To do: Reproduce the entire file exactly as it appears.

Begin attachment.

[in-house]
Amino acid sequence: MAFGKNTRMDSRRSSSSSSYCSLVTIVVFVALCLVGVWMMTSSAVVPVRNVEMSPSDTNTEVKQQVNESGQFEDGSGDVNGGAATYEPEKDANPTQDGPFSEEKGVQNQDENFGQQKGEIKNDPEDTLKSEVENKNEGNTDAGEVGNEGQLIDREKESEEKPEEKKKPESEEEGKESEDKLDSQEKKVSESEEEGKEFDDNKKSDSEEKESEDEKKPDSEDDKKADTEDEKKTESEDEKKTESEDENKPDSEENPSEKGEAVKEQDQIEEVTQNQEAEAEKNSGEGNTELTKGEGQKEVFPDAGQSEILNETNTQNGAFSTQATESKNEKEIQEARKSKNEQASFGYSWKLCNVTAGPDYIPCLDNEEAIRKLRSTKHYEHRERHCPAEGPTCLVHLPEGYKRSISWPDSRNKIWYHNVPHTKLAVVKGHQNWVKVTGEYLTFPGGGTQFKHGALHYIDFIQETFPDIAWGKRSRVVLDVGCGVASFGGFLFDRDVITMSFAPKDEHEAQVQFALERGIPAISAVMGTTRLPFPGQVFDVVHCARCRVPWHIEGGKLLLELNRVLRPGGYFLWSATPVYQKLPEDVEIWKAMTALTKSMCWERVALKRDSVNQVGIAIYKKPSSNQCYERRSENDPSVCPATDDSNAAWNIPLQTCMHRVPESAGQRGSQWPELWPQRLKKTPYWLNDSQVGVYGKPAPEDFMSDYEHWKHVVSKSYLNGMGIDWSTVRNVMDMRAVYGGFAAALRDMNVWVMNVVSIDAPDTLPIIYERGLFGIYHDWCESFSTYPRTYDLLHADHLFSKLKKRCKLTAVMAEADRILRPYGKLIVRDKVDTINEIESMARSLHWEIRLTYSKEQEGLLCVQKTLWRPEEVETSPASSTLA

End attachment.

[in-house]
Amino acid sequence: MAFGKNTRMDSRRSSSSSSYCSLVTIVVFVALCLVGVWMMTSSAVVPVRNVEMSPSDTNTEVKQQVNESGQFEDGSGDVNGGAATYEPEKDANPTQDGPFSEEKGVQNQDENFGQQKGEIKNDPEDTLKSEVENKNEGNTDAGEVGNEGQLIDREKESEEKPEEKKKPESEEEGKESEDKLDSQEKKVSESEEEGKEFDDNKKSDSEEKESEDEKKPDSEDDKKADTEDEKKTESEDEKKTESEDENKPDSEENPSEKGEAVKEQDQIEEVTQNQEAEAEKNSGEGNTELTKGEGQKEVFPDAGQSEILNETNTQNGAFSTQATESKNEKEIQEARKSKNEQASFGYSWKLCNVTAGPDYIPCLDNEEAIRKLRSTKHYEHRERHCPAEGPTCLVHLPEGYKRSISWPDSRNKIWYHNVPHTKLAVVKGHQNWVKVTGEYLTFPGGGTQFKHGALHYIDFIQETFPDIAWGKRSRVVLDVGCGVASFGGFLFDRDVITMSFAPKDEHEAQVQFALERGIPAISAVMGTTRLPFPGQVFDVVHCARCRVPWHIEGGKLLLELNRVLRPGGYFLWSATPVYQKLPEDVEIWKAMTALTKSMCWERVALKRDSVNQVGIAIYKKPSSNQCYERRSENDPSVCPATDDSNAAWNIPLQTCMHRVPESAGQRGSQWPELWPQRLKKTPYWLNDSQVGVYGKPAPEDFMSDYEHWKHVVSKSYLNGMGIDWSTVRNVMDMRAVYGGFAAALRDMNVWVMNVVSIDAPDTLPIIYERGLFGIYHDWCESFSTYPRTYDLLHADHLFSKLKKRCKLTAVMAEADRILRPYGKLIVRDKVDTINEIESMARSLHWEIRLTYSKEQEGLLCVQKTLWRPEEVETSPASSTLA